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John Stow and his Survey of London

The merry old man. That was the way this extraordinary character was described by many. I think it only fair and fitting that he gets a mention here in the City of London section as he devoted his life to compiling records of the Square Mile and is still used as a reference by many people hunting for the secrets of a London long gone. He put his life at risk by collecting many documents at a time when religion and politics caused the authorities to suspect any type of odd or eccentric behaviour.
He spent almost his entire life and all of his money delving into the history, and walking the streets, of the City of London. He wrote a great deal on the subject, his most famous work was ‘A Survay of London’, first published in 1598 and a revised edition in 1603. Below is a very brief history of the man who’s lifetime passion was the streets and history of the square mile.

John Stow. Historian 1525 -1605

It was only just a year before Stow's death that the king bestowed him with this ‘honour’.
Almost his entire life and all of his assets spent gathering information to produce some of the most valuable insights into life in England, especially London, and he was rewarded with a license to beg. I dare say he did get a few sums of money made available to him by some of his patrons during his life, but it still was not a great deal to show for his sacrifices.The Survey of London was his last work, published in 1598 and a revised edition in 1603, the year that ended the Elizabethan era.

At the start of the 17th. century as Stow’s work and life were both nearing their end the population of England was around four million. An eighth of these lived in London. 250,000 people may not be a lot by today’s standards but it was massive in the square mile of the time, and Stow gave glimpses of what life was really like. Some humorous, some sad, but all interesting to the hobbyist historian.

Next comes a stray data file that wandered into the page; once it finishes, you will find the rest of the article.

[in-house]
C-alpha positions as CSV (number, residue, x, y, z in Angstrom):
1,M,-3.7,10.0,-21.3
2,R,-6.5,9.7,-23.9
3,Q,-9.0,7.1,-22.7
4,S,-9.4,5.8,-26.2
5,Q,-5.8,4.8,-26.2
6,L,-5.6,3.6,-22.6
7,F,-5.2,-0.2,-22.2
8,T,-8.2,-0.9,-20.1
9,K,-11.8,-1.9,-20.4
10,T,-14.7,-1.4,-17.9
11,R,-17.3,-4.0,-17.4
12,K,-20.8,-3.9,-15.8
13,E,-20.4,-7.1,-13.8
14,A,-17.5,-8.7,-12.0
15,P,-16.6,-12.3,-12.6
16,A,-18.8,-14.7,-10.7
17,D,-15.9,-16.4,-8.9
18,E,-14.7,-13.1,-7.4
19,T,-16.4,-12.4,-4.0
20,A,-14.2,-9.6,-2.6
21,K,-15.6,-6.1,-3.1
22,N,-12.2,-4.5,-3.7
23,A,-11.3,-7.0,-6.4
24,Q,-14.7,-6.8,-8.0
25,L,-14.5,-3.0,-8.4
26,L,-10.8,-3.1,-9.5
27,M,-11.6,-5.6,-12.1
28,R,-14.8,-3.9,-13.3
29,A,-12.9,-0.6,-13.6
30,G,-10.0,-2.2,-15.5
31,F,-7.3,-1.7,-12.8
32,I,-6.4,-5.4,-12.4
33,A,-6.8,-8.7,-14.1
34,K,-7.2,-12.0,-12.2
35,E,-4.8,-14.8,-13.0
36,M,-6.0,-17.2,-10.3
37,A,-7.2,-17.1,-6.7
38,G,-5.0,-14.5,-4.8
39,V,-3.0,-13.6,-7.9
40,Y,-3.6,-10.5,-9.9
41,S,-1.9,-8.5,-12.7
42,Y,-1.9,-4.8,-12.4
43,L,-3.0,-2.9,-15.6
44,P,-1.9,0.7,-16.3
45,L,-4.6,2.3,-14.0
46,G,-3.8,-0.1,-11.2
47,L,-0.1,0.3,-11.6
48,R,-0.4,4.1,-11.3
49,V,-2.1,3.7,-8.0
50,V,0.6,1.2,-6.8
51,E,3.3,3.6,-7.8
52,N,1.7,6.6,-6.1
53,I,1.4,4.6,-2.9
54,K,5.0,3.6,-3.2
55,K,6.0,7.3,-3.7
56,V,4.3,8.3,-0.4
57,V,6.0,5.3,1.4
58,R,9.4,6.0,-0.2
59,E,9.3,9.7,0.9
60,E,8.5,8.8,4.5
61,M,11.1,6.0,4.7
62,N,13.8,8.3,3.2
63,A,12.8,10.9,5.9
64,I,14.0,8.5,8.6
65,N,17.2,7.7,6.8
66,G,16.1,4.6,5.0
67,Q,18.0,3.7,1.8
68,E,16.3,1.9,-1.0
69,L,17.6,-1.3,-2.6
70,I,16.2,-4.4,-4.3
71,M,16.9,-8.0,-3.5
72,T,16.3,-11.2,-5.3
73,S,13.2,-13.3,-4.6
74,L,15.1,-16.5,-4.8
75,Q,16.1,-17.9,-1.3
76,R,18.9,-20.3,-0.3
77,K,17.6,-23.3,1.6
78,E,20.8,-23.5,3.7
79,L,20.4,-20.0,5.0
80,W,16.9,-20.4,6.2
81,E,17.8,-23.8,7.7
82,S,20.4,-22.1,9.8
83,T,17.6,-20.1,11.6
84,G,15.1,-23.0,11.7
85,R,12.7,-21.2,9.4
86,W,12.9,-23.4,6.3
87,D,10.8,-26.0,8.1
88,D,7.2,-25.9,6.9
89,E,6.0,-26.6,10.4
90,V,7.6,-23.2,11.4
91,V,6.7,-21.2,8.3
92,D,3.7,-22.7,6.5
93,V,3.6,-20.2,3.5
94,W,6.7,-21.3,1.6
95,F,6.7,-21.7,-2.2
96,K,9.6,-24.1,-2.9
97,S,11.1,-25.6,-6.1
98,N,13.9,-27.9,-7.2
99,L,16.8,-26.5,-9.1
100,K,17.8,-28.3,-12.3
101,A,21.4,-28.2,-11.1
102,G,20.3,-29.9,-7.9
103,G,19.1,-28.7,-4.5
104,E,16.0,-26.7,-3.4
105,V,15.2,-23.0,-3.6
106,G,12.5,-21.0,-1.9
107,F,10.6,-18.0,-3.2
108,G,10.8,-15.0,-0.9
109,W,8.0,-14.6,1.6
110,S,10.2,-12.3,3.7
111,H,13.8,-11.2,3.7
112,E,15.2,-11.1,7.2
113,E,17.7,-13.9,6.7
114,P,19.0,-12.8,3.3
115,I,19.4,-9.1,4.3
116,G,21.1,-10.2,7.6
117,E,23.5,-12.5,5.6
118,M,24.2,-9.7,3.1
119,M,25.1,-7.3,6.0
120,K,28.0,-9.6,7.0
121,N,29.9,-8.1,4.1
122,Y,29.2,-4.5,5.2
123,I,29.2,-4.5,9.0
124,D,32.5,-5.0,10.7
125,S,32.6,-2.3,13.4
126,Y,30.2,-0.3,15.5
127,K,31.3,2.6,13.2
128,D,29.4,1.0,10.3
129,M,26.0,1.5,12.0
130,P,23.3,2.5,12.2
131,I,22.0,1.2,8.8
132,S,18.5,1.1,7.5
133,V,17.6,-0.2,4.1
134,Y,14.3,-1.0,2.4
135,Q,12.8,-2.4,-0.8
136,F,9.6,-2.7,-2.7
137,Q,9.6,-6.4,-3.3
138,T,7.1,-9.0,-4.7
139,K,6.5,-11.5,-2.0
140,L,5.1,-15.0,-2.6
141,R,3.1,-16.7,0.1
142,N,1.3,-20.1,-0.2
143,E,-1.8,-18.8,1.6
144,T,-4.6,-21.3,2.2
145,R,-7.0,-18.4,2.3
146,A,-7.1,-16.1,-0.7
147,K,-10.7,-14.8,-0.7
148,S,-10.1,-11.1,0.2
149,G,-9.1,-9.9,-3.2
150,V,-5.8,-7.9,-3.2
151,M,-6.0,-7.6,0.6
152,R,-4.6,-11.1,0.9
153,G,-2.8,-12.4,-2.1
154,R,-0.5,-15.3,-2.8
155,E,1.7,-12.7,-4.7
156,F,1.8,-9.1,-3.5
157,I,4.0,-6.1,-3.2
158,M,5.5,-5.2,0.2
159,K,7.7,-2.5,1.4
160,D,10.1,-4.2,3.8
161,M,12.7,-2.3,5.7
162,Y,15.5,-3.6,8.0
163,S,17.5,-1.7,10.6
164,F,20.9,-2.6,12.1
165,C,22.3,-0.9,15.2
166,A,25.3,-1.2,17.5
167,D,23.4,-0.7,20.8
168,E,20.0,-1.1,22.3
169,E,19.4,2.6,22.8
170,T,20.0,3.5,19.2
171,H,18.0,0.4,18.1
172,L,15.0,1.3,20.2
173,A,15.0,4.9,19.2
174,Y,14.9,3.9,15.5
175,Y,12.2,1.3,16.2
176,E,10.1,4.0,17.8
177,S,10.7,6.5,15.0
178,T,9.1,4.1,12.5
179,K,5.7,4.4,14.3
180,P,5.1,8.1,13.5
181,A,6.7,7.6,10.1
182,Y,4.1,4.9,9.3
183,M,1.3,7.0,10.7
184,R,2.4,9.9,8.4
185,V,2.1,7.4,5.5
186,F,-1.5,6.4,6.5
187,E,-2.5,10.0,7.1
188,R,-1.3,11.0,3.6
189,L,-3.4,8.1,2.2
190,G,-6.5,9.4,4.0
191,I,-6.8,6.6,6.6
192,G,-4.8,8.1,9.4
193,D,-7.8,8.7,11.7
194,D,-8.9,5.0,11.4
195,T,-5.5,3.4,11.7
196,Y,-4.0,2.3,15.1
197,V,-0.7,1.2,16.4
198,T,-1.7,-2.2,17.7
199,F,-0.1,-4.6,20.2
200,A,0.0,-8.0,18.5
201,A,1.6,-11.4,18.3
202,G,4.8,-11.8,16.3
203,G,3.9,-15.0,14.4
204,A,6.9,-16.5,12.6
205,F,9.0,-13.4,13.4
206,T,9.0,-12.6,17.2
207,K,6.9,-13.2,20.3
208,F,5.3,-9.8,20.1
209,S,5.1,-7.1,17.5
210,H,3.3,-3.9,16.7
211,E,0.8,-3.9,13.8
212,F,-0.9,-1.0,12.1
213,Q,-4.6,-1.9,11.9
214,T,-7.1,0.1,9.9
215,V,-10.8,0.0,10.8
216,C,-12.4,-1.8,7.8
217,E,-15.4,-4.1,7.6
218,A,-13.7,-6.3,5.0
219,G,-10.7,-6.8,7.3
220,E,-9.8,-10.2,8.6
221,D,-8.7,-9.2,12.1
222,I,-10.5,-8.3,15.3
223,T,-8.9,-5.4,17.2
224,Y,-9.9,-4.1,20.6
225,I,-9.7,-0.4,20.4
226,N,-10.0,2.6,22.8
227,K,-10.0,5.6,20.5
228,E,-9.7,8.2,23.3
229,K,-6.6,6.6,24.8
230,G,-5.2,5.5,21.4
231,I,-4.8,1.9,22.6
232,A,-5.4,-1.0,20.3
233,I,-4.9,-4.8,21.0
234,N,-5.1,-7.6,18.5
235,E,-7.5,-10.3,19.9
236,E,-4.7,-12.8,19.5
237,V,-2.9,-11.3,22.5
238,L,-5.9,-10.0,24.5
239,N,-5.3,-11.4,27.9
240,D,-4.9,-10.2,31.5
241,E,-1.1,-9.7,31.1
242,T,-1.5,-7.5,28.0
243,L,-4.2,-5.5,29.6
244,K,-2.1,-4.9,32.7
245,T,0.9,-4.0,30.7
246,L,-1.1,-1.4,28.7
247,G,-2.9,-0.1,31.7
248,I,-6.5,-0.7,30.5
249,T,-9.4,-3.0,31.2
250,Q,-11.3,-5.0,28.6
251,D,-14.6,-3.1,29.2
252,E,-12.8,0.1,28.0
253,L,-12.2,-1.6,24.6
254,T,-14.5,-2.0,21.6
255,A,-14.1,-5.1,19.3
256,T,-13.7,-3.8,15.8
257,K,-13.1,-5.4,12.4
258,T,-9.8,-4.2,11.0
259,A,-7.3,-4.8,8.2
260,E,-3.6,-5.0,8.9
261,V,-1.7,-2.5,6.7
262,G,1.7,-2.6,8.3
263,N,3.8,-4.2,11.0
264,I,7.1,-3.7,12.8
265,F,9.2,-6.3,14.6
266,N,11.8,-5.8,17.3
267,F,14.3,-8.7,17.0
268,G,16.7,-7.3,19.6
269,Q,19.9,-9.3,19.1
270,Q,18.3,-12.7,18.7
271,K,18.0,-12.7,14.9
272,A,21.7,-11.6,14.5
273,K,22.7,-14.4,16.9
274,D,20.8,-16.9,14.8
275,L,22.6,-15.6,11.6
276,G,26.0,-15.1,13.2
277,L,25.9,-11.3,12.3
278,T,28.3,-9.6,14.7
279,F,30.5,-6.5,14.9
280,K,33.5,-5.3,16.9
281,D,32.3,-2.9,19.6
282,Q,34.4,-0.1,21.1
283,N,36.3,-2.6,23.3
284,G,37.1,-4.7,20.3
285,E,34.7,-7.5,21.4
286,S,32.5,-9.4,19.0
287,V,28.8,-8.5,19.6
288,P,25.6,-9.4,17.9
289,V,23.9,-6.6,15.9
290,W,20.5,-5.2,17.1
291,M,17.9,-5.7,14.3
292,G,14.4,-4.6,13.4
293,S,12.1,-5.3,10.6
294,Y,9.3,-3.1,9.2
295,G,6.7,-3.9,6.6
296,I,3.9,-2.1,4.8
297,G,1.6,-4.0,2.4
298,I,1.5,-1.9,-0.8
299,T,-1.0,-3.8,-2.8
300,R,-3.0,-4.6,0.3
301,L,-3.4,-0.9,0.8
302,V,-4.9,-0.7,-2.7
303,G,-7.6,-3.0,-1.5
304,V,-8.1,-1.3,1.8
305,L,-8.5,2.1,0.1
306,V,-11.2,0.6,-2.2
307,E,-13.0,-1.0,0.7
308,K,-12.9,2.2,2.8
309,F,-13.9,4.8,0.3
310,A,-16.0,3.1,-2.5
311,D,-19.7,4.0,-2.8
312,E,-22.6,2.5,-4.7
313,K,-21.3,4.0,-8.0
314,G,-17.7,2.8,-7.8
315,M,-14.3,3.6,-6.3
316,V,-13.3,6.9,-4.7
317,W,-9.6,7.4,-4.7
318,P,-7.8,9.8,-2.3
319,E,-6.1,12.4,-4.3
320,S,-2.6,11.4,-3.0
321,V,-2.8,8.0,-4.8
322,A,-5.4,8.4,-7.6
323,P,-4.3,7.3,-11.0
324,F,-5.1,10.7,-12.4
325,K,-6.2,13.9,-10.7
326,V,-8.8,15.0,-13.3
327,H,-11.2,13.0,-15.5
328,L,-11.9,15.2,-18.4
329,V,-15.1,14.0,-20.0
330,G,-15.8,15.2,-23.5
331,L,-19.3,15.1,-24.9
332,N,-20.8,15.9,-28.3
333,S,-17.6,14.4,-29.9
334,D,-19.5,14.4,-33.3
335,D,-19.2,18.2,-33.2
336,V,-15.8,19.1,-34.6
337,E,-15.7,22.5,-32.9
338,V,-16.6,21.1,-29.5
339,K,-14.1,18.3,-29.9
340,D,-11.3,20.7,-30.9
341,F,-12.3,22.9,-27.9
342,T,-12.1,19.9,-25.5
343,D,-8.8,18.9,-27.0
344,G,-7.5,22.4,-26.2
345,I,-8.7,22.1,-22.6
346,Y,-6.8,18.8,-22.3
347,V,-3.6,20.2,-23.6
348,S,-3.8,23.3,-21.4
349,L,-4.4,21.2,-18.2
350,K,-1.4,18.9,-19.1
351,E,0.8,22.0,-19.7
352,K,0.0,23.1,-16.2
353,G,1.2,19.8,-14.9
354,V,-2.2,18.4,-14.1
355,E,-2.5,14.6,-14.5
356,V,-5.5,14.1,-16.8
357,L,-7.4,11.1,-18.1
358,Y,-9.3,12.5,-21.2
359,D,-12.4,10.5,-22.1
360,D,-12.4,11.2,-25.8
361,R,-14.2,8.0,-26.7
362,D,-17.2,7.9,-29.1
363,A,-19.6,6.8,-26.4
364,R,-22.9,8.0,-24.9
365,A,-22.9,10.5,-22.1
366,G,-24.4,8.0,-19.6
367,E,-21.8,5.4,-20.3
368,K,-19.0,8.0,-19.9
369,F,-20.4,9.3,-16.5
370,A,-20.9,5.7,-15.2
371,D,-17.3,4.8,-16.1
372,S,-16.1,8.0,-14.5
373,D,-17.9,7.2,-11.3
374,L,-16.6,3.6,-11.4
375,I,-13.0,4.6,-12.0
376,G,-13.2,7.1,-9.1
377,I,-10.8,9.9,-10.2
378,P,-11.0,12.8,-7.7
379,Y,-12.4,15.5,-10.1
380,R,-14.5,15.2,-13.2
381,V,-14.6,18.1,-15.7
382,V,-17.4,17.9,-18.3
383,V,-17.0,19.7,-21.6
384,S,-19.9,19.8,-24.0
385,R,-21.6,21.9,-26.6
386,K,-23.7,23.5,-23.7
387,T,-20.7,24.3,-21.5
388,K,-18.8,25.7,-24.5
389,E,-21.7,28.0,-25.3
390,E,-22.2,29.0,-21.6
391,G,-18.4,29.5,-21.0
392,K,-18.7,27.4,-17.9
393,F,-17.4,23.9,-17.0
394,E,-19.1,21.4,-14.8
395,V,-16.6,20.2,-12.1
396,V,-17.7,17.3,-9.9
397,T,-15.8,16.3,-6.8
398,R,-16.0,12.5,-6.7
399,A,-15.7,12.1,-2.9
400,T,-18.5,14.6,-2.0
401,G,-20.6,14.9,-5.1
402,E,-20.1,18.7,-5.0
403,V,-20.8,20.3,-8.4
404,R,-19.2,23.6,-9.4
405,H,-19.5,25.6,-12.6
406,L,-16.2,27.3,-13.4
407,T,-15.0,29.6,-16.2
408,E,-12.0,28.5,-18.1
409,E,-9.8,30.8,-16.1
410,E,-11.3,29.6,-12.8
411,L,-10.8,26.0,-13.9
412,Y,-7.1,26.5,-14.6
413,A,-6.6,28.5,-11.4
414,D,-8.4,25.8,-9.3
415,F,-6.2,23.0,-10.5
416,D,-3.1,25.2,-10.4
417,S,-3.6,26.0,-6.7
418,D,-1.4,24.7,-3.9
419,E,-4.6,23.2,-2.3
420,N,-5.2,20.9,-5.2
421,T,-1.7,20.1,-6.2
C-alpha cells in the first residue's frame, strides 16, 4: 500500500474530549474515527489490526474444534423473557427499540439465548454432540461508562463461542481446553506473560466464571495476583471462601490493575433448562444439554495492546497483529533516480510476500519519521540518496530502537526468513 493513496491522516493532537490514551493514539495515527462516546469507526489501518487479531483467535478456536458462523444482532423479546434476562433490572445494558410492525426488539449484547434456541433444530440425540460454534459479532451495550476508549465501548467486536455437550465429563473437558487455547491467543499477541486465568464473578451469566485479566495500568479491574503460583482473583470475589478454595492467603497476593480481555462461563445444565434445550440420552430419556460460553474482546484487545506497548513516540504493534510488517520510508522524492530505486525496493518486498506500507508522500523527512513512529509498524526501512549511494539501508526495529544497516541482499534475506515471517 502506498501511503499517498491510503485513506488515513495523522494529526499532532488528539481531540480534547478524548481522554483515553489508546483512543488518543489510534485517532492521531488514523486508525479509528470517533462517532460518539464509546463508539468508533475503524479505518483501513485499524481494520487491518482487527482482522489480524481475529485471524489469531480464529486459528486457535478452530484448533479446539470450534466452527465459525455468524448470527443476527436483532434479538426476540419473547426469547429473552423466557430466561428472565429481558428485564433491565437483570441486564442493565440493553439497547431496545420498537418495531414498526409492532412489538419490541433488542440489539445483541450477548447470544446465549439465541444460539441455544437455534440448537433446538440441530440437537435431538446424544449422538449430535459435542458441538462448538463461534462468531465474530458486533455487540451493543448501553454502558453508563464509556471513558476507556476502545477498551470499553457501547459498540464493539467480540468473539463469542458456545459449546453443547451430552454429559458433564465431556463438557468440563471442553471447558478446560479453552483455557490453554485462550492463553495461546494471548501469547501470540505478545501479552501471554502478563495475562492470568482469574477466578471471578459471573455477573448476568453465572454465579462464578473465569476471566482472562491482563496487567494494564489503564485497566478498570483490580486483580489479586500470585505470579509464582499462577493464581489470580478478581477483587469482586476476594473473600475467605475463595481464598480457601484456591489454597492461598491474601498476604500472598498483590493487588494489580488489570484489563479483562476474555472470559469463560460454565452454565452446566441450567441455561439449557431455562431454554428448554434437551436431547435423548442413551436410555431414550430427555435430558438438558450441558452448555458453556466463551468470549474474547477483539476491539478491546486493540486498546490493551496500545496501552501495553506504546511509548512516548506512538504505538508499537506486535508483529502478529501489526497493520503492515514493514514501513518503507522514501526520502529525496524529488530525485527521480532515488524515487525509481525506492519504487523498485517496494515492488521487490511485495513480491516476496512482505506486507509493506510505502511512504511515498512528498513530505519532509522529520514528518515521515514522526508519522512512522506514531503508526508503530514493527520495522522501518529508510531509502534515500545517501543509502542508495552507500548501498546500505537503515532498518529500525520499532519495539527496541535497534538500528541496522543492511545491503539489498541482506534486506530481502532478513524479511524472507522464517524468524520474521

John Stow - Licensed to beg

A very brief history of Stow

John Stow was born in Saint Michael's parish, Cornhill when Henry VIII was on the throne of England. He also lived through the reigns of Edward VI, Elizabeth I and part of James I. It is believed that he spent his childhood living in what is now Throgmorton Street somewhere near the site of the old Stock Exchange building near Threadneedle Street.
He came from a line of tailors, and for a time took up the trade himself. After completing his apprenticeship in 1549 he worked until he was about forty, doing his research on London in his spare time. He then decided to give up the tailoring business and concentrate on his historical projects full time. He had been spending all his spare time engrossed in his information gathering, and at 36 he published ‘A Summarie of English Chronicles’. He published another ten of these up until 1604. From the time he gave up tailoring all his money was used to finance his research and writings.

It was sometimes extremely dangerous, as being a catholic put him in a precarious position when suspicions were raised about his wanderings and his collections of ancient documents

I have used his work for research on this web-site  at times, mainly for geographical reasons. On occasion I have had to make a guess at certain place names from the old English he used, but in the main they are straightforward. One instance of this as an example would be what he calls the Grass Church, called so because it was near the grass market. This leads us to find that the street where the Grass Church stood was known as Grass church street, which was corrupted over the years to the  Gracechurch Street we know today. It is amazing how the names get changed over the years.

On his death, in 1605 he was buried at St. Andrew Undershaft where there is a large memorial to him inside. He sits at his desk holding a quill. Every three years there is a ceremony where the Lord Mayor changes the quill.

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